- Get Involved
PHILIPS, WILLIAM COPELAND
PHILIPS, WILLIAM COPELAND (1823–1906). William Copeland Philips, Texas secretary of state, was born in Boone County, Missouri, on January 14, 1823. He was the son of John G. and Mary (Copeland) Philips. Some listings of the secretaries of state of Texas give his name as D. W. C. Phillips, but this is an error. On September 24, 1846, he married Martha Ann Robertson. He was graduated from Transylvania University, Lexington, Kentucky, on March 5, 1847, and practiced medicine in Missouri until 1850, when he went to California. He returned to Missouri sometime in 1852. After the death of his wife on July 11, 1852, he married Penelope Pope Hall in Columbia, Missouri, on April 28, 1853. They had nine children. In December 1853 he moved to Austin, Texas, and set up a medical practice. He was a strong Unionist who wrote under the pseudonym of Vesicula Calculus and was elected president at the Union Club's first meeting in September 1860. He was a staunch supporter of Sam Houston for governor, and as a result, he fought a duel with John Marshall, part owner of the Texas State Gazette and chairman of the state Democratic party. He left Austin and returned to Boone County, Missouri, during part of the Civil War. On his return trip to Texas, Philips was captured by a Confederate detachment. Union soldiers eventually overtook the detachment and freed him. In 1864 the Philips family built a home on their large cattle ranch northwest of Austin. In 1867 he was appointed secretary of state under Governor E. M. Pease. He was chief clerk in the office of the state comptroller in 1871. In 1876 he brought a celebrated racehorse, Silent Friend, to Austin, where he and his son John Hall Philips offered the horse as stud from the Elmonia Stock Farm. Philips continued his Republican party activities in the state, attending the inauguration of President James A. Garfield in 1881 and serving as delegate to both state and national Republican conventions until 1886. In 1888 he and his daughter moved to Kansas City, Missouri, where he worked as paymaster inspector of the Metropolitan Street Railroad Company. He was living in Rocheport, Missouri, when he committed suicide on November 16, 1906. He left a note asking that his only epitaph be, "He was Secretary of State in Texas under Governor Pease."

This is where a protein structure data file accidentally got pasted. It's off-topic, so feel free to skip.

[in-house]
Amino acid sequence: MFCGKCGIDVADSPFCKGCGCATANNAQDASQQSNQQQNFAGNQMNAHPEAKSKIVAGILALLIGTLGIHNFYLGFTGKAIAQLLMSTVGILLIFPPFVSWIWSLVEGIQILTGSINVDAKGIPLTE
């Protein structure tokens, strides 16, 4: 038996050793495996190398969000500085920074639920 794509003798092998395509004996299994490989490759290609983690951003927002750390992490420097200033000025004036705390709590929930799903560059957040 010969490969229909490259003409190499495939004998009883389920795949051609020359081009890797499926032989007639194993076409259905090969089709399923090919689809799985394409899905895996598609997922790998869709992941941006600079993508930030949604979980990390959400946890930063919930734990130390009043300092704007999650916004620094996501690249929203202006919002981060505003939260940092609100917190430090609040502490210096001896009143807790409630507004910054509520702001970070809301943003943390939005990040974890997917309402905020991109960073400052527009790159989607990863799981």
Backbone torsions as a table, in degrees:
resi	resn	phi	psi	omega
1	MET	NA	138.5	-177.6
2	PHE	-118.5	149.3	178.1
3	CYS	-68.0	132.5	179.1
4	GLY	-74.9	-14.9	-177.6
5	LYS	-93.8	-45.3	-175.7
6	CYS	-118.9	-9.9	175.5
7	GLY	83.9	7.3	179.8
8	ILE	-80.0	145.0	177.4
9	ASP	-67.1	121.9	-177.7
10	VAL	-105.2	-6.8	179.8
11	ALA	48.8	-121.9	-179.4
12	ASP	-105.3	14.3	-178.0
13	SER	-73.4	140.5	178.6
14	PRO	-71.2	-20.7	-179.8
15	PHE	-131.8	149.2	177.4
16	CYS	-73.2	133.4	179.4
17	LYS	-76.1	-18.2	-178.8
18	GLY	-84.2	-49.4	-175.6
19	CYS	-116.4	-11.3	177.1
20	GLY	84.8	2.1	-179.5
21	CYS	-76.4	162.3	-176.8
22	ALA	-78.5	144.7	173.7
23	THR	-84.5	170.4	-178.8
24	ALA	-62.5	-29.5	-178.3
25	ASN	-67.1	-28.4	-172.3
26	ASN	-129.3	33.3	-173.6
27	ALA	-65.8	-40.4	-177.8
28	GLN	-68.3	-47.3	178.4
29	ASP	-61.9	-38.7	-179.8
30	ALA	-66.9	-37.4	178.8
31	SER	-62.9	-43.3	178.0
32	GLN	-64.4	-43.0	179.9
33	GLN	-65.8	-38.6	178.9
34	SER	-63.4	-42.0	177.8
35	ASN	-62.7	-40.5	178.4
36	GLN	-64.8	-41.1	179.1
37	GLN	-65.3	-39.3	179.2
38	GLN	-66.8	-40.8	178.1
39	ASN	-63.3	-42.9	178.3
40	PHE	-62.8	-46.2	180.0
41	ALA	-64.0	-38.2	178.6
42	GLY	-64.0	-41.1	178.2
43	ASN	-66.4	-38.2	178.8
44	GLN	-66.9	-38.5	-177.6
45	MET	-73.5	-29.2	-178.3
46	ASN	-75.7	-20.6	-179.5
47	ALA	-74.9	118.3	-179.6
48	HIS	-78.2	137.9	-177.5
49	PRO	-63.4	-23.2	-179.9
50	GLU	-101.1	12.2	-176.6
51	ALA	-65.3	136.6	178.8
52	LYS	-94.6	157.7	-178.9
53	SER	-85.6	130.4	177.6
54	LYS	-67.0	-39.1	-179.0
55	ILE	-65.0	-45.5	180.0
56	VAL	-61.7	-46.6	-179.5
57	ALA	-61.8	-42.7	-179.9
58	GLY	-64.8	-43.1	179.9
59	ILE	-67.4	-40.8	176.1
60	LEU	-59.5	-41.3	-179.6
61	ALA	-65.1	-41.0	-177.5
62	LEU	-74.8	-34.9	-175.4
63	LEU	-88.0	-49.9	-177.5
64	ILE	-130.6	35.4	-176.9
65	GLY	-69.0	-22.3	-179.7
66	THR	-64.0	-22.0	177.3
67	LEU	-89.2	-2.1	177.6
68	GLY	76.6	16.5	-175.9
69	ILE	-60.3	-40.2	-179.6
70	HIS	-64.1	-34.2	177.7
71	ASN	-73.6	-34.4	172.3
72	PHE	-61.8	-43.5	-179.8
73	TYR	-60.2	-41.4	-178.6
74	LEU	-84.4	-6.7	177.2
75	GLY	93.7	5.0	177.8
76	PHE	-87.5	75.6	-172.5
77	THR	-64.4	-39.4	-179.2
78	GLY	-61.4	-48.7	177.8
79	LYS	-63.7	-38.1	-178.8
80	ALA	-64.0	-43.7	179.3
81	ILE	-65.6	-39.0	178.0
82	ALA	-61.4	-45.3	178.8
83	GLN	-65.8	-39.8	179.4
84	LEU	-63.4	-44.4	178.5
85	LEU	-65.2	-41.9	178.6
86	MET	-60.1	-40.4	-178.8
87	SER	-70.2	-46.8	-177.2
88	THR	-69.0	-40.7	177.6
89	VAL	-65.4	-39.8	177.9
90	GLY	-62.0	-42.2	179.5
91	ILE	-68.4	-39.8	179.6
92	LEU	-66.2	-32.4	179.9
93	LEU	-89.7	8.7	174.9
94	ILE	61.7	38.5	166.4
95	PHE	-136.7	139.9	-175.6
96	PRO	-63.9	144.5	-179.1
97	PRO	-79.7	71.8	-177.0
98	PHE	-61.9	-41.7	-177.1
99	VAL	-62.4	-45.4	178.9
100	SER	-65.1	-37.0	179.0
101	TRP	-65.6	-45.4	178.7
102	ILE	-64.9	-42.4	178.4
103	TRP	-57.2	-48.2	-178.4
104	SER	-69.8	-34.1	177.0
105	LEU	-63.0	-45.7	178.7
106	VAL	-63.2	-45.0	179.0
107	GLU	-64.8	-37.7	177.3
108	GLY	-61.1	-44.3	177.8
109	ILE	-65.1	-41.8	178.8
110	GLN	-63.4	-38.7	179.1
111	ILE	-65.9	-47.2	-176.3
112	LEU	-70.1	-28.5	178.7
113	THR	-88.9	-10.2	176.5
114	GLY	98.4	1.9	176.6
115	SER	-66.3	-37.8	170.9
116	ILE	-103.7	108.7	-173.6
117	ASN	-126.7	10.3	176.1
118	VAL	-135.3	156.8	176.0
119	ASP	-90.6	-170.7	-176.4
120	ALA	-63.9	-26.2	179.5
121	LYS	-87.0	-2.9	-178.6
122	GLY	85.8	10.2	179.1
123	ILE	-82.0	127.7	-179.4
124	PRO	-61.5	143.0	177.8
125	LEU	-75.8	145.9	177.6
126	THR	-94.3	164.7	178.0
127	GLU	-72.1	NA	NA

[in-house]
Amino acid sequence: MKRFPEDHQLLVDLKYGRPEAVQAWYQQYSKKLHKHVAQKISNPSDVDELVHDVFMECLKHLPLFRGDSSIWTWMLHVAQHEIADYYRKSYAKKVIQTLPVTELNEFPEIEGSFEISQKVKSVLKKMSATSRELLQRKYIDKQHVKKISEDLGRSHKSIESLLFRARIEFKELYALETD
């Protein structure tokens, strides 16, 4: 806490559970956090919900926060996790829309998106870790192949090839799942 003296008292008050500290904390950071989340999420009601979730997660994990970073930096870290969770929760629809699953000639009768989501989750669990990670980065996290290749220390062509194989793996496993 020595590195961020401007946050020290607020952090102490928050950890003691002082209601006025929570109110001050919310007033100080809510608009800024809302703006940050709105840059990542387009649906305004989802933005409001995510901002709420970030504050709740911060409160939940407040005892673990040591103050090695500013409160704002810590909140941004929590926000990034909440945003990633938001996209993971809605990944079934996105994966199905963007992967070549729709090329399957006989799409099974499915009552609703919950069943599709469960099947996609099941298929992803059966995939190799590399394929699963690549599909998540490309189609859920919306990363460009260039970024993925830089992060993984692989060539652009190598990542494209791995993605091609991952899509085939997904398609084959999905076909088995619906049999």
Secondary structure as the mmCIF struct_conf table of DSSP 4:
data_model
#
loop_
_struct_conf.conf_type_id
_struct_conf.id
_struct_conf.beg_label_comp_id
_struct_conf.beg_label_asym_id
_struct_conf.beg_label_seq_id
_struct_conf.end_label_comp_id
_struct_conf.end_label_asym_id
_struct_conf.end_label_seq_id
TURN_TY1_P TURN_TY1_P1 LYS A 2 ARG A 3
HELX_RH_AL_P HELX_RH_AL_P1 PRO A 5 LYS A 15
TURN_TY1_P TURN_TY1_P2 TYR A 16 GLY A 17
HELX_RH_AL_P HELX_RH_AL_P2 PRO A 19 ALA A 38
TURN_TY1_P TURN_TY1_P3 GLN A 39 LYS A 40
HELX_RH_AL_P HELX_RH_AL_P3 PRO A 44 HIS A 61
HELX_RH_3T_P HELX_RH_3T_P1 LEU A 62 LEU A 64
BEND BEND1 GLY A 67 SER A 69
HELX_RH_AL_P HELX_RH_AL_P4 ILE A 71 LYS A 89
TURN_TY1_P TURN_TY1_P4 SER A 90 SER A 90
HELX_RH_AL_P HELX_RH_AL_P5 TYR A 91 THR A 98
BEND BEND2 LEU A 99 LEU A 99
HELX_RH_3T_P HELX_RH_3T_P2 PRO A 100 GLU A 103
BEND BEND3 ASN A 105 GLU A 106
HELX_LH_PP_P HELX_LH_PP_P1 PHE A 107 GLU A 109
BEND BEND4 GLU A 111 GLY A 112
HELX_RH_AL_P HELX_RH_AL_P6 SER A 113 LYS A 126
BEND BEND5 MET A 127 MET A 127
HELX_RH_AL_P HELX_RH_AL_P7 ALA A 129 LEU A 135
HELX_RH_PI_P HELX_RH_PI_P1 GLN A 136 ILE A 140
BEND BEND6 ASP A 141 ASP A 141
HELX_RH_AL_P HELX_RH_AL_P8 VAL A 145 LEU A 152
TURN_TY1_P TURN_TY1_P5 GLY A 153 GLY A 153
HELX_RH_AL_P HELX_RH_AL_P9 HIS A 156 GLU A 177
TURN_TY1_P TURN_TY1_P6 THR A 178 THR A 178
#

BIBLIOGRAPHY:Austin American-Statesman, May 7, 1982. Frank Brown, Annals of Travis County and the City of Austin (MS, Frank Brown Papers, Dolph Briscoe Center for American History, University of Texas at Austin). Pease-Graham-Niles Family Papers, Austin Public Library.
Image Use Disclaimer
All copyrighted materials included within the Handbook of Texas Online are in accordance with Title 17 U.S.C. Section 107 related to Copyright and “Fair Use” for Non-Profit educational institutions, which permits the Texas State Historical Association (TSHA), to utilize copyrighted materials to further scholarship, education, and inform the public. The TSHA makes every effort to conform to the principles of fair use and to comply with copyright law.
For more information go to: http://www.law.cornell.edu/uscode/17/107.shtml
If you wish to use copyrighted material from this site for purposes of your own that go beyond fair use, you must obtain permission from the copyright owner.
The following, adapted from the Chicago Manual of Style, 15th edition, is the preferred citation for this article.Handbook of Texas Online, Elizabeth N. Kemp, "PHILIPS, WILLIAM COPELAND," accessed September 15, 2019, http://www.tshaonline.org/handbook/online/articles/fph04.
Uploaded on June 15, 2010. Published by the Texas State Historical Association.